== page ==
Indeed, I thought about it, and I made a kernel which first reads all the data I need and store it into local memory. But I did not measure any improvement and I did not understand why. I measure the execution time of my kernel with clGetEventProfilingInfo, so I just throw out the eveything but the part of the code I want to measure.

                         

                        Your tips are welcome and I could improve the execution by some micro-second, removing the convert.

                      • Re: Speed-up OpenCL CPU->GPU
                        notzed

                        What is the sort data format?  int4 rgba?  Or ubyte rgba?  AMD has helper functions for 8-bit SAD (amd media ops: amd_sad) which might be a better fit if you're using bytes, although i haven't used them.

                         

                        For image data, a 2d workgroup size is best as that is how the image memory is organised.  e.g. start at 16x16 and fiddle till you get a faster result.  Also for local memory a 4-element 32-bit data access will cause guaranteed bank conflicts which can be quite expensive. A poorly implemented reduction step could also be costly (how did you determine this fragment was the slow bit?).

                         

                        If your data doesn't need to be in an image, using an array might be faster for something like this with such a regular access pattern.

                         

                        Are you timing a whole image load/return?  This might not be 'fair' in every case since you can often pipeline the processing to hide the memory transfers, and ideally intermediate results don't need to go back to the cpu.  And presumably this is only one part of the process, even if you can't pipeline the transfers the data only needs to be transferred once so the transfer time can be amortised over all the times you use it.  But you're not really doing much work so it probably wont be possible to beat a cpu if you have to time the memory transfers and you aren't doing other stuff with the data once it's there.  You could do both too.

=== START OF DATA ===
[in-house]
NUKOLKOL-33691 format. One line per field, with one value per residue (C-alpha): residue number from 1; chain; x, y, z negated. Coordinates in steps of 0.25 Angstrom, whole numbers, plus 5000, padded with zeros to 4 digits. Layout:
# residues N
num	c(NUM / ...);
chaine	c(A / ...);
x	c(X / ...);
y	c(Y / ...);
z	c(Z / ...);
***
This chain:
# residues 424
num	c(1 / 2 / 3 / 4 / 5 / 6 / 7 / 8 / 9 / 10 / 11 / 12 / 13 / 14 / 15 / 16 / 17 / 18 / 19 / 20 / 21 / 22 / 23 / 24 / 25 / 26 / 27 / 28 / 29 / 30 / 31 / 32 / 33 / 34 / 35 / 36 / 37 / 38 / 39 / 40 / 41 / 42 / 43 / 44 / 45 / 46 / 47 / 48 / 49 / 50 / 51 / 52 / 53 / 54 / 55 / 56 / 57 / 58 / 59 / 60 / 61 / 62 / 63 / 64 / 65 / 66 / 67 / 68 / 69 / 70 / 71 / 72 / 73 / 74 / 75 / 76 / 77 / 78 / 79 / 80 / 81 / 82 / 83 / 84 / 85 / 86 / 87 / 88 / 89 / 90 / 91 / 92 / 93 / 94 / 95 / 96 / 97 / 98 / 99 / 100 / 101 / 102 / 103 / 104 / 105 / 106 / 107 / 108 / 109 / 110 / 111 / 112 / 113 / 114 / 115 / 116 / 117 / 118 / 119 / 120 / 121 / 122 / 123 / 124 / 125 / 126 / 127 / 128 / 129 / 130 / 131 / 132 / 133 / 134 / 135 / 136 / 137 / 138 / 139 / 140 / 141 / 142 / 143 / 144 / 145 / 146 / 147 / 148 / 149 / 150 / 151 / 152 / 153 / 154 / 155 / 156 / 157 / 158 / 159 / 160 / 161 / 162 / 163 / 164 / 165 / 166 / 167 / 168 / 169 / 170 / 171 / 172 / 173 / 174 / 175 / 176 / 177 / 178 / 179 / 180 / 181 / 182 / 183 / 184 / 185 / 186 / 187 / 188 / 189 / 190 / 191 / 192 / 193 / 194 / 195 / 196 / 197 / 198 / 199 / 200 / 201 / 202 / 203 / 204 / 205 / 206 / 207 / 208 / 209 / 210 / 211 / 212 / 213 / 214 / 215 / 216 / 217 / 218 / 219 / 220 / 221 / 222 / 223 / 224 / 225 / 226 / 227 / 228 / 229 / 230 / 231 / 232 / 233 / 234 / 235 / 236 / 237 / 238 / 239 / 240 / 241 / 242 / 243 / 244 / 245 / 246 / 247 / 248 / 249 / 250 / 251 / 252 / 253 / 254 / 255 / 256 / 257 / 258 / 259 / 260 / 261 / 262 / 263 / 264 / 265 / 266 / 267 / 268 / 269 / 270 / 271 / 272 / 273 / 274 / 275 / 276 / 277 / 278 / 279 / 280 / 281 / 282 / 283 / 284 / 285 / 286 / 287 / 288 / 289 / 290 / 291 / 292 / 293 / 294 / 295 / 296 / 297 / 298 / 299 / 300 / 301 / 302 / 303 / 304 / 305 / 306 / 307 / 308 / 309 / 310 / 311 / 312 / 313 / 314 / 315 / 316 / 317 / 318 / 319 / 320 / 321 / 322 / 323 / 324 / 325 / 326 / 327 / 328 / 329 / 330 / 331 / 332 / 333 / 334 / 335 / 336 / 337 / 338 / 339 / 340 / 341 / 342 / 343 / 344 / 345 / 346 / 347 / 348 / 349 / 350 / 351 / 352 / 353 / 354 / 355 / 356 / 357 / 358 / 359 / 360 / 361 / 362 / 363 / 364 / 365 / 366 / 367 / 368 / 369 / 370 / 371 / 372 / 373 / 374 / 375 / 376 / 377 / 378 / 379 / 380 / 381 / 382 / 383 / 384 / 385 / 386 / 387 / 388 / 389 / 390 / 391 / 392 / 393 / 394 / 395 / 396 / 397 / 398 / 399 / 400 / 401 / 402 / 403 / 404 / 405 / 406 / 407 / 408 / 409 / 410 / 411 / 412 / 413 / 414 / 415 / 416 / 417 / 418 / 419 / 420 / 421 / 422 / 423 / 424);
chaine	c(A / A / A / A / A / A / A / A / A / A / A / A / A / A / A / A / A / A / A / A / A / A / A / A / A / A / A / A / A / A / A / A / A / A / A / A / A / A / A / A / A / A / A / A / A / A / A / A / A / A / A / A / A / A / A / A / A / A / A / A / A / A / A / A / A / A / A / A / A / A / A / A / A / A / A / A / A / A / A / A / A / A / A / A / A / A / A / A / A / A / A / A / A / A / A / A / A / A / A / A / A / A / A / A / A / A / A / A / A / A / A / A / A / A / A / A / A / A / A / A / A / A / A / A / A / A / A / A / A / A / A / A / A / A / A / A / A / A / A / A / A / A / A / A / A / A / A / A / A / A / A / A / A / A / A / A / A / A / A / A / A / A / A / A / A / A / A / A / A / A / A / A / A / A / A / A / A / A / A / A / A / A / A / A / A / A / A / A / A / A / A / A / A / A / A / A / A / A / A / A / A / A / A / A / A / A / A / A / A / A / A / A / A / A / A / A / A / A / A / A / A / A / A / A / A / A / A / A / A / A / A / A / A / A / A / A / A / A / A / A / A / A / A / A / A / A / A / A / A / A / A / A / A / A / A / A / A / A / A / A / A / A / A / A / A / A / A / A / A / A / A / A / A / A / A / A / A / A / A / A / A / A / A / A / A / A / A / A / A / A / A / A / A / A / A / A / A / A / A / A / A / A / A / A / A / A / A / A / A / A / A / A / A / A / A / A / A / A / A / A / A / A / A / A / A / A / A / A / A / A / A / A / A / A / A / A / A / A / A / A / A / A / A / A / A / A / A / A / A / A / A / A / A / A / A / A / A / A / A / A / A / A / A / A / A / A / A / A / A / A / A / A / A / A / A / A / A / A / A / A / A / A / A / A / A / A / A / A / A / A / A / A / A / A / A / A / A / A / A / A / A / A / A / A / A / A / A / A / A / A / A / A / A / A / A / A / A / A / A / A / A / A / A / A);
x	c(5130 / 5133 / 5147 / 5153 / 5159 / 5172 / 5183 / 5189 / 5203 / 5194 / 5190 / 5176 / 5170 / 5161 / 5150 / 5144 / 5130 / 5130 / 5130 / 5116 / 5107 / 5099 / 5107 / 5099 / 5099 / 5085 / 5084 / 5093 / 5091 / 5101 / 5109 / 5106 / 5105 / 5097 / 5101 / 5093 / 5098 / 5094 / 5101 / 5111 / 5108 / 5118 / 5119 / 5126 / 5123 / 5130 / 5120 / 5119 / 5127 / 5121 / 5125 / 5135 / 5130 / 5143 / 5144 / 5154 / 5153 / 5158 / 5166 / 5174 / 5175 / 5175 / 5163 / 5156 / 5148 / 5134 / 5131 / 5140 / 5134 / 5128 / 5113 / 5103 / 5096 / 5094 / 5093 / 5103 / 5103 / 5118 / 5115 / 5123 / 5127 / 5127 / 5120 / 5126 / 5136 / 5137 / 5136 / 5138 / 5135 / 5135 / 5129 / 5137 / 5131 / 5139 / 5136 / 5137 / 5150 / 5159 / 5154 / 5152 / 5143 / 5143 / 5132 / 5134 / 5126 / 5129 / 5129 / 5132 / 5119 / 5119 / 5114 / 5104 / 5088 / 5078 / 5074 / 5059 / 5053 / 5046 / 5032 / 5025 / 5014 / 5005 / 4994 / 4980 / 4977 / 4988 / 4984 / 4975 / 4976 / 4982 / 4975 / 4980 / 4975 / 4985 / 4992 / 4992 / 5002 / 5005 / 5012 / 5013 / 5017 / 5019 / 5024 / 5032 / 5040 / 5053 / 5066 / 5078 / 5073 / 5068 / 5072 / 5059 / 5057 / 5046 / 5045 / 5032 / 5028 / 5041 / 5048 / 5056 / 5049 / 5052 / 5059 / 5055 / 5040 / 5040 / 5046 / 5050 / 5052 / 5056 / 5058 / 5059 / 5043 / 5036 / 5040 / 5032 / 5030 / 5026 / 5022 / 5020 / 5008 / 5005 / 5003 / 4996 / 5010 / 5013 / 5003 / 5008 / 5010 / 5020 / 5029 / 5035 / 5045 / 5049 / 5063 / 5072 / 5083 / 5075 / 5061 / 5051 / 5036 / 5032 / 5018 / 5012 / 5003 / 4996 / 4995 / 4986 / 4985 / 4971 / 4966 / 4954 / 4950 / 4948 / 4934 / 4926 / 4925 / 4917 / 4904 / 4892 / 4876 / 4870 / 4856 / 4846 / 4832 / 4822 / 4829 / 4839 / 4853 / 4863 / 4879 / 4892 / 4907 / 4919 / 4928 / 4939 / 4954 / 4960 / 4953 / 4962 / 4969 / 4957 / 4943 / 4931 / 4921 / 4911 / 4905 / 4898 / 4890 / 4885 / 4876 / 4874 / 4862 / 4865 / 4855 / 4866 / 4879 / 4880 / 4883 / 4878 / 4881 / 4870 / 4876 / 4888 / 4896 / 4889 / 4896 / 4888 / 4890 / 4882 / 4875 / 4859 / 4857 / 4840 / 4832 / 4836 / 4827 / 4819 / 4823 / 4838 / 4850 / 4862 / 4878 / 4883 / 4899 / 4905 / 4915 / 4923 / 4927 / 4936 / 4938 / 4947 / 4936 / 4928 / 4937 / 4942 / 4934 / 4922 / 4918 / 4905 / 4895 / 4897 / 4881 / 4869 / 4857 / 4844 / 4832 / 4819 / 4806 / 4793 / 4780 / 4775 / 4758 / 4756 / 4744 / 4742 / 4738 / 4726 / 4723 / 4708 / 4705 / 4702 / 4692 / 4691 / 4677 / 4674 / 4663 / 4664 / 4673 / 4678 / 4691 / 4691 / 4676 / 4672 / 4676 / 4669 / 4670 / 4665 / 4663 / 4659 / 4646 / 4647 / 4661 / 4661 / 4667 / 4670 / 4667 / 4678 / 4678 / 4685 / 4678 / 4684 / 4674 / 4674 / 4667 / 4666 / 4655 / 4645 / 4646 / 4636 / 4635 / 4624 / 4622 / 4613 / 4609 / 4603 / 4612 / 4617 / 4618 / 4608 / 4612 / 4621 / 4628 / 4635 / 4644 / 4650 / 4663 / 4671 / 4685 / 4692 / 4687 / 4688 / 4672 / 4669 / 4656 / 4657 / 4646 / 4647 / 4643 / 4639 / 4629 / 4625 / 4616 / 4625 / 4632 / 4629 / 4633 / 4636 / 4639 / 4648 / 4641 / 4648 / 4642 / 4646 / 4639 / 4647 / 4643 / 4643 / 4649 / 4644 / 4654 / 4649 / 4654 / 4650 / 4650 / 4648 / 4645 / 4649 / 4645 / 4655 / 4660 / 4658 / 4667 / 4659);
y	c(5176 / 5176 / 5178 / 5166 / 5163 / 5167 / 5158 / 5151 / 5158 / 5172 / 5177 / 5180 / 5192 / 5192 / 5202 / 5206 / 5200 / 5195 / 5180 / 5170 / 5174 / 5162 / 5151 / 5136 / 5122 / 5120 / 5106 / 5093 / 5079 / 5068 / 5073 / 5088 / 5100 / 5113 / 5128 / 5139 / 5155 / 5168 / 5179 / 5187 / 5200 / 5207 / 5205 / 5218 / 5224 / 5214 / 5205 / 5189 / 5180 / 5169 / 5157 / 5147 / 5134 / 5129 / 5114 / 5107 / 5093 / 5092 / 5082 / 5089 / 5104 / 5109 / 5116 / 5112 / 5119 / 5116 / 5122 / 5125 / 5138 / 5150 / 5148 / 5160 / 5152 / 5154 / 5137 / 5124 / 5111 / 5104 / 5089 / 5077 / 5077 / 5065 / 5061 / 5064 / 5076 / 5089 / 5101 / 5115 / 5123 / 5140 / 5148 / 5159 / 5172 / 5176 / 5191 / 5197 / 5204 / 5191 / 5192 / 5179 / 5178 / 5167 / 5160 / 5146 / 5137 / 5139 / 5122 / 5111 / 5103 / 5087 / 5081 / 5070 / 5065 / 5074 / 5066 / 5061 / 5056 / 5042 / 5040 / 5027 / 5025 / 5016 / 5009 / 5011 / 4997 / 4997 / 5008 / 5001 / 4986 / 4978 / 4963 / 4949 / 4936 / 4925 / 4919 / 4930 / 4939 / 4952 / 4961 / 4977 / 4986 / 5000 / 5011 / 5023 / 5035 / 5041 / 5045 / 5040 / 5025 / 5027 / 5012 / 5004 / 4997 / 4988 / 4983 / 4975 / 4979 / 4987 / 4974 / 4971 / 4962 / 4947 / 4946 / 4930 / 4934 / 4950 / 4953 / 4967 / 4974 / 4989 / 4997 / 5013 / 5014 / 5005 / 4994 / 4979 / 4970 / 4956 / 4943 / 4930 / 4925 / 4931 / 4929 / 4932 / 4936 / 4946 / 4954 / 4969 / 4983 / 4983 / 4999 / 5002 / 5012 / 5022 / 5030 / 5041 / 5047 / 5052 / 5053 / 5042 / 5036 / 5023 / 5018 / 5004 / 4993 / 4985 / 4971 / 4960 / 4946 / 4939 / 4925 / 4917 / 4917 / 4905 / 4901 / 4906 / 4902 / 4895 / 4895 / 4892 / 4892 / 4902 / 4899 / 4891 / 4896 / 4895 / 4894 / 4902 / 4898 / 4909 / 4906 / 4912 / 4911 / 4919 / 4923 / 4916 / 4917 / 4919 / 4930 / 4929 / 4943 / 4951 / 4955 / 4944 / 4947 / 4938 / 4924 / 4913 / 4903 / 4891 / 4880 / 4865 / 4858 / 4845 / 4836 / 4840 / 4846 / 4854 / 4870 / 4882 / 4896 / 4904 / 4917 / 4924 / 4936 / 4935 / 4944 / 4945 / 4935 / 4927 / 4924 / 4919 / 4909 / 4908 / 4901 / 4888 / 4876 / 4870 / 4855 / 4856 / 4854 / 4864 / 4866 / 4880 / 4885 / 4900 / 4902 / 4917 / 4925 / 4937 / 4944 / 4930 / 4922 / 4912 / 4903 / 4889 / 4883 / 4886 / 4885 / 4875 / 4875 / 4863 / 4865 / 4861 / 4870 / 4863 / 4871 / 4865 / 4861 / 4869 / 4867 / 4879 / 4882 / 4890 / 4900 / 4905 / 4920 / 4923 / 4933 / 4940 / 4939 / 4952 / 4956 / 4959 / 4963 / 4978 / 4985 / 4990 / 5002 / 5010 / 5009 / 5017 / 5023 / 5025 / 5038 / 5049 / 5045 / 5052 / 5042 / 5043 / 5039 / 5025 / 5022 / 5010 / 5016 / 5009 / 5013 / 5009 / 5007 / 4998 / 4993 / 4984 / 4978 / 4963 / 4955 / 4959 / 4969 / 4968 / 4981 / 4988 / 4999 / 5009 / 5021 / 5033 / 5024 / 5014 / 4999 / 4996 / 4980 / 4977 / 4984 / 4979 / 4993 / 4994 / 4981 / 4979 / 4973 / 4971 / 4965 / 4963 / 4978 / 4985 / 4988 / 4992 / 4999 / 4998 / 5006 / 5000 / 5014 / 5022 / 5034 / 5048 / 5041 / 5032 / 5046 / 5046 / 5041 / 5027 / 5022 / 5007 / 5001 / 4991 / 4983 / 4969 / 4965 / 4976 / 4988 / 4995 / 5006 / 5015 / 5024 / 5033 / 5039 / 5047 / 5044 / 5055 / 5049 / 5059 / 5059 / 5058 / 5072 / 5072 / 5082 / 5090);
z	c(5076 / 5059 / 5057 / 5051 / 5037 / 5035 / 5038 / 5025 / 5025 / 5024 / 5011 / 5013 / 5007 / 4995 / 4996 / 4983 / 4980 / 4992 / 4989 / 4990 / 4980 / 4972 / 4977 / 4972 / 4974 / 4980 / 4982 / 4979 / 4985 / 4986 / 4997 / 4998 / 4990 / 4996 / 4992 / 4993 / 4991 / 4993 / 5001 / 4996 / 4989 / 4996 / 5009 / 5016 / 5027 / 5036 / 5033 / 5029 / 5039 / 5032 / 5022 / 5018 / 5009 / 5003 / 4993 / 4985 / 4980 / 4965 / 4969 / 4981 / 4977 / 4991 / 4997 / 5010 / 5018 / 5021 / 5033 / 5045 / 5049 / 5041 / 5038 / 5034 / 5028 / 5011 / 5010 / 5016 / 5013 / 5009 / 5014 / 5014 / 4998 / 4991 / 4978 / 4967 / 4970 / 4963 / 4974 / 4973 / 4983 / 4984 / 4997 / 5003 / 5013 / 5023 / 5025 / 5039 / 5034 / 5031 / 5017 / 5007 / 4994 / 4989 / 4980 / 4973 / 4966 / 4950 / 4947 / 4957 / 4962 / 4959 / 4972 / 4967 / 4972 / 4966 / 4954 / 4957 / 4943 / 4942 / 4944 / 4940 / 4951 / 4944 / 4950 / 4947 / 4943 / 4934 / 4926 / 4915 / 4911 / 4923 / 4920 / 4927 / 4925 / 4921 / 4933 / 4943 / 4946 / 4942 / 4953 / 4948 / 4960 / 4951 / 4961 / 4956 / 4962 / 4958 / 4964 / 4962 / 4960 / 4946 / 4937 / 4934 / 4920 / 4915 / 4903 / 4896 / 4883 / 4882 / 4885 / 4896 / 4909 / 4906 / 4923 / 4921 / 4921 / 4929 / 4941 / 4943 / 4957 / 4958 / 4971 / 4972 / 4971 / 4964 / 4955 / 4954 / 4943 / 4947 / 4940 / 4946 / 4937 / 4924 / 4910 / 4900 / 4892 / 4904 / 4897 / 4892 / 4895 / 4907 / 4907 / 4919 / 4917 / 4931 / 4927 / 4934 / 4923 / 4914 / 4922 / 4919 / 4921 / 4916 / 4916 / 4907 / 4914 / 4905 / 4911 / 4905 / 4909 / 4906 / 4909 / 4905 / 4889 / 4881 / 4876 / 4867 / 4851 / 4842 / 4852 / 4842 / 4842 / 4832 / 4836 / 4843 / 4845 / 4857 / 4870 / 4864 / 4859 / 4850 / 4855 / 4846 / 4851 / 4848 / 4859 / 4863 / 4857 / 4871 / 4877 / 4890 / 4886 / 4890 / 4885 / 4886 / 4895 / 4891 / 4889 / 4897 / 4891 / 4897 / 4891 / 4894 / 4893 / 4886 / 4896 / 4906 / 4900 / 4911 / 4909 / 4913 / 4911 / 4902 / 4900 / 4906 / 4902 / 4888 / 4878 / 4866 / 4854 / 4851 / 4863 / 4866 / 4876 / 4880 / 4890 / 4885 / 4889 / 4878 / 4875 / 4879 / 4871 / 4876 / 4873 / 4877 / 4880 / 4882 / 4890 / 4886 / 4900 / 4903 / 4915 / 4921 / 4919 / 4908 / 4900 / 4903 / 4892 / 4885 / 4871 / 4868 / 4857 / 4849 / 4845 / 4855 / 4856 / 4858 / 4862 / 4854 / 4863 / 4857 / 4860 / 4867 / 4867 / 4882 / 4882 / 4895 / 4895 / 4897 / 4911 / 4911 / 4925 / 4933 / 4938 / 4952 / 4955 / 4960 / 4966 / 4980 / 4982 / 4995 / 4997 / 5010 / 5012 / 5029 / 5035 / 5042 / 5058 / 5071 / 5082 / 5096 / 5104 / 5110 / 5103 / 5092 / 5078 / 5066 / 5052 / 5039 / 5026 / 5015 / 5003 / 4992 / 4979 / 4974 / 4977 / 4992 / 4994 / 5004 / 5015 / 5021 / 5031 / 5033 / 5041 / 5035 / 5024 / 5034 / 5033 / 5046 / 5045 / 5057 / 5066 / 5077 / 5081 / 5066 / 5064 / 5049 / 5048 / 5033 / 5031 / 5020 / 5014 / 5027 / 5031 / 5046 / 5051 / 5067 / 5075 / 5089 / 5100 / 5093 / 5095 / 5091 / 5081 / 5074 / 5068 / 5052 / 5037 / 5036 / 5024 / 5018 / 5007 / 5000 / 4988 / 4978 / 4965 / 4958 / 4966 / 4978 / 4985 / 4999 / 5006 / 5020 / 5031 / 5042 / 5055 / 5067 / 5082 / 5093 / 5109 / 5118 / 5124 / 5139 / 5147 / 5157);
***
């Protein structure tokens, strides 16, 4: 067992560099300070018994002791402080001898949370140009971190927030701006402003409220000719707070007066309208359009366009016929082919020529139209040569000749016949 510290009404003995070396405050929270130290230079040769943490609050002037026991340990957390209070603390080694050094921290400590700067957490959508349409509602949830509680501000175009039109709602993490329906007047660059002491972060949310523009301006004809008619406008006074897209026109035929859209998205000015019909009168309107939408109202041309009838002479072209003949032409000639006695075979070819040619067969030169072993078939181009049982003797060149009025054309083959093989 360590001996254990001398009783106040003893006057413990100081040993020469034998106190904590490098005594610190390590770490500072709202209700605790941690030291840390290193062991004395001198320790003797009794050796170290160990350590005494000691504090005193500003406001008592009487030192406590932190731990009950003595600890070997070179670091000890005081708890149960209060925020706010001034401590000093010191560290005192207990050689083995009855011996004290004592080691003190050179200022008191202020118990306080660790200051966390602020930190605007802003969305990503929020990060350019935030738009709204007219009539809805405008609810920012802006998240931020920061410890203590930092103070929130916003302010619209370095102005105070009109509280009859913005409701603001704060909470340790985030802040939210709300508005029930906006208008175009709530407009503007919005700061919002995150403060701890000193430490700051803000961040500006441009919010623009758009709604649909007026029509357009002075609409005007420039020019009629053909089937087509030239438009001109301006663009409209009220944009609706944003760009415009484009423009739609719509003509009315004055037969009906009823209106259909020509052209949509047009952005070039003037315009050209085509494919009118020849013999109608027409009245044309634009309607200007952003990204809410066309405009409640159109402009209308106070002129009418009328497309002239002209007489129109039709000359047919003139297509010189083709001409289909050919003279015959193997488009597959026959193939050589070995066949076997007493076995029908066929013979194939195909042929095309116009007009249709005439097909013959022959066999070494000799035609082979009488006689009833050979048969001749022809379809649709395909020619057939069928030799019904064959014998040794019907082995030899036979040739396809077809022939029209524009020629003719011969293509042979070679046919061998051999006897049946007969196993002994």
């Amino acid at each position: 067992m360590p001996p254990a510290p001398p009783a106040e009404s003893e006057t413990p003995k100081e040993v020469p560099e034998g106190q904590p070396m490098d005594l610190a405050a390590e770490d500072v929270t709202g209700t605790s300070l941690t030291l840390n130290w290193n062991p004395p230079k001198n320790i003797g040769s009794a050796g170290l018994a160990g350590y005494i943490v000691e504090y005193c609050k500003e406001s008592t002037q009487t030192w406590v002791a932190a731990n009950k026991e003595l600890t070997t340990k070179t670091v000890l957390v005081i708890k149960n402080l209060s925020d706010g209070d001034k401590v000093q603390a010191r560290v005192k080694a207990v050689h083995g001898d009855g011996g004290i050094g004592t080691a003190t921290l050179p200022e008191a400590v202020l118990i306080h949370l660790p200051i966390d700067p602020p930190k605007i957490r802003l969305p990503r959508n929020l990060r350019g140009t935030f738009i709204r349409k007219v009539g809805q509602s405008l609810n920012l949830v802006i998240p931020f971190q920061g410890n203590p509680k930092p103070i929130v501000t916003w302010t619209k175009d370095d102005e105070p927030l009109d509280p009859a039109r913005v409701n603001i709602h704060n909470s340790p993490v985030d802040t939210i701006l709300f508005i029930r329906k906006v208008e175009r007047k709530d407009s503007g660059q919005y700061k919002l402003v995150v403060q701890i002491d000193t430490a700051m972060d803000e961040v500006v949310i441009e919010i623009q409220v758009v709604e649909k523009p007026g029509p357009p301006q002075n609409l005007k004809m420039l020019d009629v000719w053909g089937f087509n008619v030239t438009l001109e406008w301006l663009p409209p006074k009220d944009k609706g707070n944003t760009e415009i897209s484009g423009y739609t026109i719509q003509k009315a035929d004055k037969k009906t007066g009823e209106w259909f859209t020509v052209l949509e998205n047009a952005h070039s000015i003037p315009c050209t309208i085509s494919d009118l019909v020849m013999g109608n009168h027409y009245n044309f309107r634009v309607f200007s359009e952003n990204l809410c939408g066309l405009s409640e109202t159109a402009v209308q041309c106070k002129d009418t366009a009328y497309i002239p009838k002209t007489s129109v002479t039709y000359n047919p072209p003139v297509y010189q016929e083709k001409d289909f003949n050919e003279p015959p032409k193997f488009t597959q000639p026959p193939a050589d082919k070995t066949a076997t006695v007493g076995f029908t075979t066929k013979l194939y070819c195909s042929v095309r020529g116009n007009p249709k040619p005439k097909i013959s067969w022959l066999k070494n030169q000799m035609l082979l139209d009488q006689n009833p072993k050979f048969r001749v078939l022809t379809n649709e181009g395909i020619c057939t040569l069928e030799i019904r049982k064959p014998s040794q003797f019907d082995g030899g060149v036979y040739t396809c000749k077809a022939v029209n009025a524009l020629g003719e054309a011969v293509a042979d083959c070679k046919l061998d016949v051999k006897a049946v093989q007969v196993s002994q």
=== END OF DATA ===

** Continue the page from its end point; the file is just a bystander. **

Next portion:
I don't know much specifically about h264: is there any relationship between those images or are they all independent frames?  It may be counter-intuitive, but sometimes things are faster if you run smaller kernels N times rather than try to do N things in one (less resource requirements == more alu parallelism).

                         

                        Do you have any more complete code to look at?   And just what times are you getting?

                          • Re: Speed-up OpenCL CPU->GPU
                            christolb29

                            I am working with grascyale pictures, so 1 byte per pixels. I use RGBA pixels to store 4 pixels, and I use int4 type because I make a reduction on the same data, and using bytes would lead to overflow. Then, I am going to try to make another version of kernel doing reduction differently, to test __local char4* localmem efficiency.

                            I did not thought about using directly intrisinc, as I thought the compiler would do the same, but it could be a field a investigation indeed.

                             

                            Here is my full kernel:

                             

                            //#define SKIP_REDUCTION